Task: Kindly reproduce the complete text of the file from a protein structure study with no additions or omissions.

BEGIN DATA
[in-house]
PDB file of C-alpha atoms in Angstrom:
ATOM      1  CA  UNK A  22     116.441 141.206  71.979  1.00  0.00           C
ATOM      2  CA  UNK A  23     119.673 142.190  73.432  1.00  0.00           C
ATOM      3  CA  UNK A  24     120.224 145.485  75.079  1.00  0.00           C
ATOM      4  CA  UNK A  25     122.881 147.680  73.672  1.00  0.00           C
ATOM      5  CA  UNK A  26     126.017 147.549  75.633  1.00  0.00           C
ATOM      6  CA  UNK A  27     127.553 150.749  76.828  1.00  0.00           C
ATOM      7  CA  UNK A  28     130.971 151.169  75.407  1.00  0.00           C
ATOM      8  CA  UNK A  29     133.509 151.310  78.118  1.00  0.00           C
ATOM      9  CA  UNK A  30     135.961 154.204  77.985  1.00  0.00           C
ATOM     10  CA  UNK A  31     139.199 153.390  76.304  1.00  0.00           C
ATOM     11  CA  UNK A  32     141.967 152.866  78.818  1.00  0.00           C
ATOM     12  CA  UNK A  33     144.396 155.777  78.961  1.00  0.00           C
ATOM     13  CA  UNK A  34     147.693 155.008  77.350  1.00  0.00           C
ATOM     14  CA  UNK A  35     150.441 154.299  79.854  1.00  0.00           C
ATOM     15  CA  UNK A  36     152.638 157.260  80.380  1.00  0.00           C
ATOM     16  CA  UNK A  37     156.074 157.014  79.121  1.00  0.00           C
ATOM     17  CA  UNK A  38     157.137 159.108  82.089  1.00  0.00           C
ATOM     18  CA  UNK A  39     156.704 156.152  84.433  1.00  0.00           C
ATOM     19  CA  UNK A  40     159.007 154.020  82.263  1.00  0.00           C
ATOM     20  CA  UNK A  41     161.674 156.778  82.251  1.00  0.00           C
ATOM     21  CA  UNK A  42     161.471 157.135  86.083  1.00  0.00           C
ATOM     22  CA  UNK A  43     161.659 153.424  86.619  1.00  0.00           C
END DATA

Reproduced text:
[in-house]
PDB file of C-alpha atoms in Angstrom:
ATOM      1  CA  UNK A  22     116.441 141.206  71.979  1.00  0.00           C
ATOM      2  CA  UNK A  23     119.673 142.190  73.432  1.00  0.00           C
ATOM      3  CA  UNK A  24     120.224 145.485  75.079  1.00  0.00           C
ATOM      4  CA  UNK A  25     122.881 147.680  73.672  1.00  0.00           C
ATOM      5  CA  UNK A  26     126.017 147.549  75.633  1.00  0.00           C
ATOM      6  CA  UNK A  27     127.553 150.749  76.828  1.00  0.00           C
ATOM      7  CA  UNK A  28     130.971 151.169  75.407  1.00  0.00           C
ATOM      8  CA  UNK A  29     133.509 151.310  78.118  1.00  0.00           C
ATOM      9  CA  UNK A  30     135.961 154.204  77.985  1.00  0.00           C
ATOM     10  CA  UNK A  31     139.199 153.390  76.304  1.00  0.00           C
ATOM     11  CA  UNK A  32     141.967 152.866  78.818  1.00  0.00           C
ATOM     12  CA  UNK A  33     144.396 155.777  78.961  1.00  0.00           C
ATOM     13  CA  UNK A  34     147.693 155.008  77.350  1.00  0.00           C
ATOM     14  CA  UNK A  35     150.441 154.299  79.854  1.00  0.00           C
ATOM     15  CA  UNK A  36     152.638 157.260  80.380  1.00  0.00           C
ATOM     16  CA  UNK A  37     156.074 157.014  79.121  1.00  0.00           C
ATOM     17  CA  UNK A  38     157.137 159.108  82.089  1.00  0.00           C
ATOM     18  CA  UNK A  39     156.704 156.152  84.433  1.00  0.00           C
ATOM     19  CA  UNK A  40     159.007 154.020  82.263  1.00  0.00           C
ATOM     20  CA  UNK A  41     161.674 156.778  82.251  1.00  0.00           C
ATOM     21  CA  UNK A  42     161.471 157.135  86.083  1.00  0.00           C
ATOM     22  CA  UNK A  43     161.659 153.424  86.619  1.00  0.00           C